Sen. Sherrod Brown (D-OH)
Sen. Sherrod Brown (D-OH)
Sen. Sherrod Brown (D-OH) had high hopes for passage of his proposed measure that would have given all senior citizens a one-time payment of $250. However, the bill fell short of the needed support in votes in both the House and the Senate on Wednesday.

This marks the second year in a row that the idea has fallen flat in Washington D. C. On Wednesday, the House managed only a 254-153 affirmative vote, which was short of the needed two-thirds to move ahead. The story was the same in the Senate where that body voted 53-45 on a measure which would have brought the Social Security supplement bill to the Senate floor for debate. The measure needed 60 votes to continue through the process.

In a teleconference earlier in the day on Wednesday, Brown had praised the value of the Social Security program and bashed Republicans and the recent tax cut deal agreed to by President Obama.

"We know that Social Security... probably no other government program has lifted more people out of poverty. It used to be in this country that the elderly were the poorest people in our poorest segment of society. Now they aren't. That's because we have done Social Security, and we have done Medicare," Brown declared. "My Republican colleagues oppose it because they say we can't afford it, but at the same time they're arguing for a $700 billion tax cut for people making over $250,000."

The bill was designed to provide additional funds to seniors since Social Security is not giving a cost of living increase for the coming year because of the low rate of inflation.

Brown cited a 2007 study put out by the Committee for Medicare and Medicaid Services which claimed that 45 percent of a senior citizen's Social Security check is spent on health care. By extension, Brown thinks that the inflation that has hit the health care industry is hurting seniors more than younger Americans.

The price tag for the bill would have been $13 billion -- an amount that Brown tried to justify by comparing it to the figure he attached to the tax cuts. He also stressed the one-time nature of the payout.

He stated, "The reason that's less troubling than it might be on the surface, it's not a tax cut for the rich that is built into the system. It's a one-time vote. It doesn't cause a systemic budget deficit. It's a one-time expenditure. So it's not added every year and puts us in a position where we can't get out of it."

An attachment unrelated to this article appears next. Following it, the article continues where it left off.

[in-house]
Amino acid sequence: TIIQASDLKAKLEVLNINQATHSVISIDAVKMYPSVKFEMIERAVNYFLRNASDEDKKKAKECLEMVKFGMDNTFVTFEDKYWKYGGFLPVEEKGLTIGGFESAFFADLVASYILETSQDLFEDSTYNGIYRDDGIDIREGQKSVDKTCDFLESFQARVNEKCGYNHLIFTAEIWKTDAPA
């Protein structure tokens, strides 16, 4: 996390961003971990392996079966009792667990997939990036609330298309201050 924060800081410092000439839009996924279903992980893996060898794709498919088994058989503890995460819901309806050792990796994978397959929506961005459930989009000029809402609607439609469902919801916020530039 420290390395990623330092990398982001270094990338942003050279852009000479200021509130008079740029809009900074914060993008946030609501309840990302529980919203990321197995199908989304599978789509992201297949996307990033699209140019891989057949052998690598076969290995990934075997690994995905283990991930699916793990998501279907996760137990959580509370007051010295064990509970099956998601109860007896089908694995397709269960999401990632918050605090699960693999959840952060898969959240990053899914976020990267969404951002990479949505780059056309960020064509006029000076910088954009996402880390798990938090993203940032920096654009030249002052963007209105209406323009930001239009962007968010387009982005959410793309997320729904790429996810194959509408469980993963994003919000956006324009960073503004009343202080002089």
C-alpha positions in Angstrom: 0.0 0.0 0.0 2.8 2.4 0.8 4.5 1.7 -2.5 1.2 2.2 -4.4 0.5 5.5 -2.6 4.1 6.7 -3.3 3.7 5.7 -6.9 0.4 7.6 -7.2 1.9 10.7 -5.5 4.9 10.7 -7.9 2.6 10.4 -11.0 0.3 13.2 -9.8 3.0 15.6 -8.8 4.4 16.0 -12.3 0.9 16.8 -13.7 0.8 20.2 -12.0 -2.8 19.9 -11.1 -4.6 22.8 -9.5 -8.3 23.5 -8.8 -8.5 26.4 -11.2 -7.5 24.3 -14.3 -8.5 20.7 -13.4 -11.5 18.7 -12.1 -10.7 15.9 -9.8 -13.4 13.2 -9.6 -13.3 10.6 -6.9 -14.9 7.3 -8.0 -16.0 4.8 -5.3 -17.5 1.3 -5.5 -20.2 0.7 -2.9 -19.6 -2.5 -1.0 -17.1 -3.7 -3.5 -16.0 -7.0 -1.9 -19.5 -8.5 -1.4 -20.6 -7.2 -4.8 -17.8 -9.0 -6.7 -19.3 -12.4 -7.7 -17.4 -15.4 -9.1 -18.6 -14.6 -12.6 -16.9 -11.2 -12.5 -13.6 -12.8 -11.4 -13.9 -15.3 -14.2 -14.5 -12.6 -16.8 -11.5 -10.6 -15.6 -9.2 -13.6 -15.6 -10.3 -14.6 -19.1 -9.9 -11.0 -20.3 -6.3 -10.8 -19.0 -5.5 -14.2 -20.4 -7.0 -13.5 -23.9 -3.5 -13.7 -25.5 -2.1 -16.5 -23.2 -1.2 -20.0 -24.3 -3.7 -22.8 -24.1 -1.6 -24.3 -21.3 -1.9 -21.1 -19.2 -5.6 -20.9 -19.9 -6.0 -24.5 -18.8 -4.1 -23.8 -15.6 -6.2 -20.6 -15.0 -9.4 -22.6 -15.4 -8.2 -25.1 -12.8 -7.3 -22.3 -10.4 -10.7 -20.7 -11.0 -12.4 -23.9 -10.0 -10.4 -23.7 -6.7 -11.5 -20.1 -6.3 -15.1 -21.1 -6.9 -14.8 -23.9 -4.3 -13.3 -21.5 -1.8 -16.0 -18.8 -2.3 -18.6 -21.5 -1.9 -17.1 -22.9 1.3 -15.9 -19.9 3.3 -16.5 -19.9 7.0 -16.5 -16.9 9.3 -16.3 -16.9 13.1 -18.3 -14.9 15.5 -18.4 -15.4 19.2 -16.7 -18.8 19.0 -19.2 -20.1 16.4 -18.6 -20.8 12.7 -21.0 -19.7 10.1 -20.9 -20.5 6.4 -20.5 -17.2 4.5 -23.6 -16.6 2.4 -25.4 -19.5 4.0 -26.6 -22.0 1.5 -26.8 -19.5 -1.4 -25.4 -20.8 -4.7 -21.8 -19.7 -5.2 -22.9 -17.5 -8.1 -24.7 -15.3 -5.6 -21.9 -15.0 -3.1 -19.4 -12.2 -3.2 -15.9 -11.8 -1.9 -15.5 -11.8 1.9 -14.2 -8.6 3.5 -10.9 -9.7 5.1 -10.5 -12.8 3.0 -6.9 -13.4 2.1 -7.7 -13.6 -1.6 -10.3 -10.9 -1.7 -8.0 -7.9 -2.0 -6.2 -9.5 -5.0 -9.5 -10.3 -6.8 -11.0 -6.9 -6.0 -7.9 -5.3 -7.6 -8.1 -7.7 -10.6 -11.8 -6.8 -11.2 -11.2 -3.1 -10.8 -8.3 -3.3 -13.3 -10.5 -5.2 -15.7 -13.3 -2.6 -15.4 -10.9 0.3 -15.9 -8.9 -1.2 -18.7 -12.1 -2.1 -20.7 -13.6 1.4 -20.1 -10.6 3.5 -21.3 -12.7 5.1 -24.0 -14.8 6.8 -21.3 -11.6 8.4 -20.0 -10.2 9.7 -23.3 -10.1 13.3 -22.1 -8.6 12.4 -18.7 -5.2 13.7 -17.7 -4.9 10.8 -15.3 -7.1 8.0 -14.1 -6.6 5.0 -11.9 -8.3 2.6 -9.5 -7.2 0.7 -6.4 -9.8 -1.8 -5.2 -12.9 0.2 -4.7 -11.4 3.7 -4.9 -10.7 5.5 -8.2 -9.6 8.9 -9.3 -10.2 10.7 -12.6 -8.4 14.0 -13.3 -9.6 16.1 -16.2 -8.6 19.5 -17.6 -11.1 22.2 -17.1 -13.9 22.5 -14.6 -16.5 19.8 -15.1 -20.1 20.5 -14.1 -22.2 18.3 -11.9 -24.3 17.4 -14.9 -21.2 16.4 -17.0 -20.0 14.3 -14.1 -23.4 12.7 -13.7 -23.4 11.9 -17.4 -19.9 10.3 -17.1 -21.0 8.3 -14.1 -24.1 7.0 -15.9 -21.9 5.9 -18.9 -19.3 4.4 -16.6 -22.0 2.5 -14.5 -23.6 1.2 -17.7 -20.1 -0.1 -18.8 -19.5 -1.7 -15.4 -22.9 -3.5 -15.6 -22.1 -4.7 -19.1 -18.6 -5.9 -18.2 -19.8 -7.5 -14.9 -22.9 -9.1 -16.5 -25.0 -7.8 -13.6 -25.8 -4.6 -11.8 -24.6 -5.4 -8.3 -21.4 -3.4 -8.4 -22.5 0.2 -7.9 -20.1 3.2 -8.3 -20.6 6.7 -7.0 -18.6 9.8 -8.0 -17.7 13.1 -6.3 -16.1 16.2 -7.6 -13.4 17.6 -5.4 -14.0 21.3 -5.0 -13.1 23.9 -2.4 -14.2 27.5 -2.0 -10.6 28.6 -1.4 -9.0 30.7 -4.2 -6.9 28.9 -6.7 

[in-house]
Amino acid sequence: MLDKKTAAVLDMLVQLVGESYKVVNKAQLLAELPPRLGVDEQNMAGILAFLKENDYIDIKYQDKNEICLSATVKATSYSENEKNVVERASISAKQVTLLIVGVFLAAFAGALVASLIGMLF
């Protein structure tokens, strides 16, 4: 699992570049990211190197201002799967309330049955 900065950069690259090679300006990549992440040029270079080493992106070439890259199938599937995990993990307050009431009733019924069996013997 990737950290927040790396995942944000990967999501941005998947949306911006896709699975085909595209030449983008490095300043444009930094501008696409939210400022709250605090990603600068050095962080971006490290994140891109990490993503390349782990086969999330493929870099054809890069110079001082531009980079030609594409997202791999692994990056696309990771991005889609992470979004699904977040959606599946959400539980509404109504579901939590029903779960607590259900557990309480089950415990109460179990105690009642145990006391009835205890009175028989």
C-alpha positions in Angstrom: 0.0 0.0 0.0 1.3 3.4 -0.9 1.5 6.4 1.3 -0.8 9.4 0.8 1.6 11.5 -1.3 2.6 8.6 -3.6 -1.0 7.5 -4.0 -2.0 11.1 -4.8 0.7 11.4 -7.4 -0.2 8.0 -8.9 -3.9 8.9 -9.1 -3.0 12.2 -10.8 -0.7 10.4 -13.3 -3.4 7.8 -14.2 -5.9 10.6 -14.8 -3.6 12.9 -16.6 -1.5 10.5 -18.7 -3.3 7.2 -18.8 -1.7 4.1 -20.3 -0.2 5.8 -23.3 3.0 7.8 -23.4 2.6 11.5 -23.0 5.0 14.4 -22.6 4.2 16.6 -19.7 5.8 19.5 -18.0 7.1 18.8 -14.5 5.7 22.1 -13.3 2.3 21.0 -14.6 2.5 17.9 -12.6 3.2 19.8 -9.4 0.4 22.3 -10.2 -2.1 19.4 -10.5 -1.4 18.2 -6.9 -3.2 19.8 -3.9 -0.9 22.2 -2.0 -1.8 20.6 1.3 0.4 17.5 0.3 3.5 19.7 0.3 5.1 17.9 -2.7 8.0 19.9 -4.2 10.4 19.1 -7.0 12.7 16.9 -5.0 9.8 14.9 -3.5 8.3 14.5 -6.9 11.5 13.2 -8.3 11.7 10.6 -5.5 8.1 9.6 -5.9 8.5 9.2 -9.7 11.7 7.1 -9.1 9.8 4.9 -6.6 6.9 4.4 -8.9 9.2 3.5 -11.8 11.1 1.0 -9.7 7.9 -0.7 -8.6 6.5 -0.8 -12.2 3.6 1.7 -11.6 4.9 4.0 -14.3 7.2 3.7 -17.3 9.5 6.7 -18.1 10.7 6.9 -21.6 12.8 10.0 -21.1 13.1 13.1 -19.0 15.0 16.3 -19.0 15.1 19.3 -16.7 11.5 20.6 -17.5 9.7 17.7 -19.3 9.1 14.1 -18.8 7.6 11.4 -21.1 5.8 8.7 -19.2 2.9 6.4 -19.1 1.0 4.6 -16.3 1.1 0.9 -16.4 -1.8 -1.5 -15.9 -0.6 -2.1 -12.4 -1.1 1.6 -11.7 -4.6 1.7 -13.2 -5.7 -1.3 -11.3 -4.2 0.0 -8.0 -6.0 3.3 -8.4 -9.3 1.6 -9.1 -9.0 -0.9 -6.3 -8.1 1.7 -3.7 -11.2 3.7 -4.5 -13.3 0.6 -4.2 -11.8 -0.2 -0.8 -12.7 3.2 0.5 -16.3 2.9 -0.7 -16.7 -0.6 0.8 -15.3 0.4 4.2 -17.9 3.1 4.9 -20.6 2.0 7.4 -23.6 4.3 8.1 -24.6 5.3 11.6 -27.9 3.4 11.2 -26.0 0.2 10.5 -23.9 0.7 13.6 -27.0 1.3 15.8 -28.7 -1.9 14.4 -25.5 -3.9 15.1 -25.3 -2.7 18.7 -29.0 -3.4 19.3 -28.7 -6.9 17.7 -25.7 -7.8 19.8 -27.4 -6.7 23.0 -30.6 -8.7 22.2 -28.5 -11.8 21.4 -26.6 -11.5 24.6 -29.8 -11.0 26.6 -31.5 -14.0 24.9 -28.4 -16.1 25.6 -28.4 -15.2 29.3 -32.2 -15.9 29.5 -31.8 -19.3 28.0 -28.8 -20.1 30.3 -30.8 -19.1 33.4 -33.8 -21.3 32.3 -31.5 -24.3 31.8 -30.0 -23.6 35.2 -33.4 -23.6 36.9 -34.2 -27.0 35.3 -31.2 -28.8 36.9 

Brown's bill would not have come with any means testing, instead giving the money to any seniors receiving Social Security checks. He compared the $250 payouts to unemployment insurance payments, saying that the money would be spent, and in so doing, helping the local economy. According to Brown, the economic impact would be better than the tax cuts.

"More than a million Ohio seniors are lifted out of poverty because they have Social Security benefits," Brown asserted. "The average benefit for a Social Security recipient last year was $14,000 -- not a lot to live on if that's all you have. Most seniors have something else, but most seniors don't have a lot else, so this check each month is a really, really, really big deal to people."

In the House vote, 26 Republicans voted for the bill, while 141 opposed it. Democrats were in favor, 228-12.

This marks the second year that Social Security recipients are not receiving a cost of living adjustment, however in 2009, seniors got a 5.8 percent increase, thanks mostly to soaring gasoline prices that reached above $4 per gallon in many areas of the country.

Brown also had more harsh words about the tax deal, saying that he thinks Obama did not negotiate well with the Republicans. "I want the president to live up to his campaign promise," he said pointedly. The senator also revealed that he could change his mind, but at the present time he plans on voting no on the tax cuts. "I hope we can get something better," he said.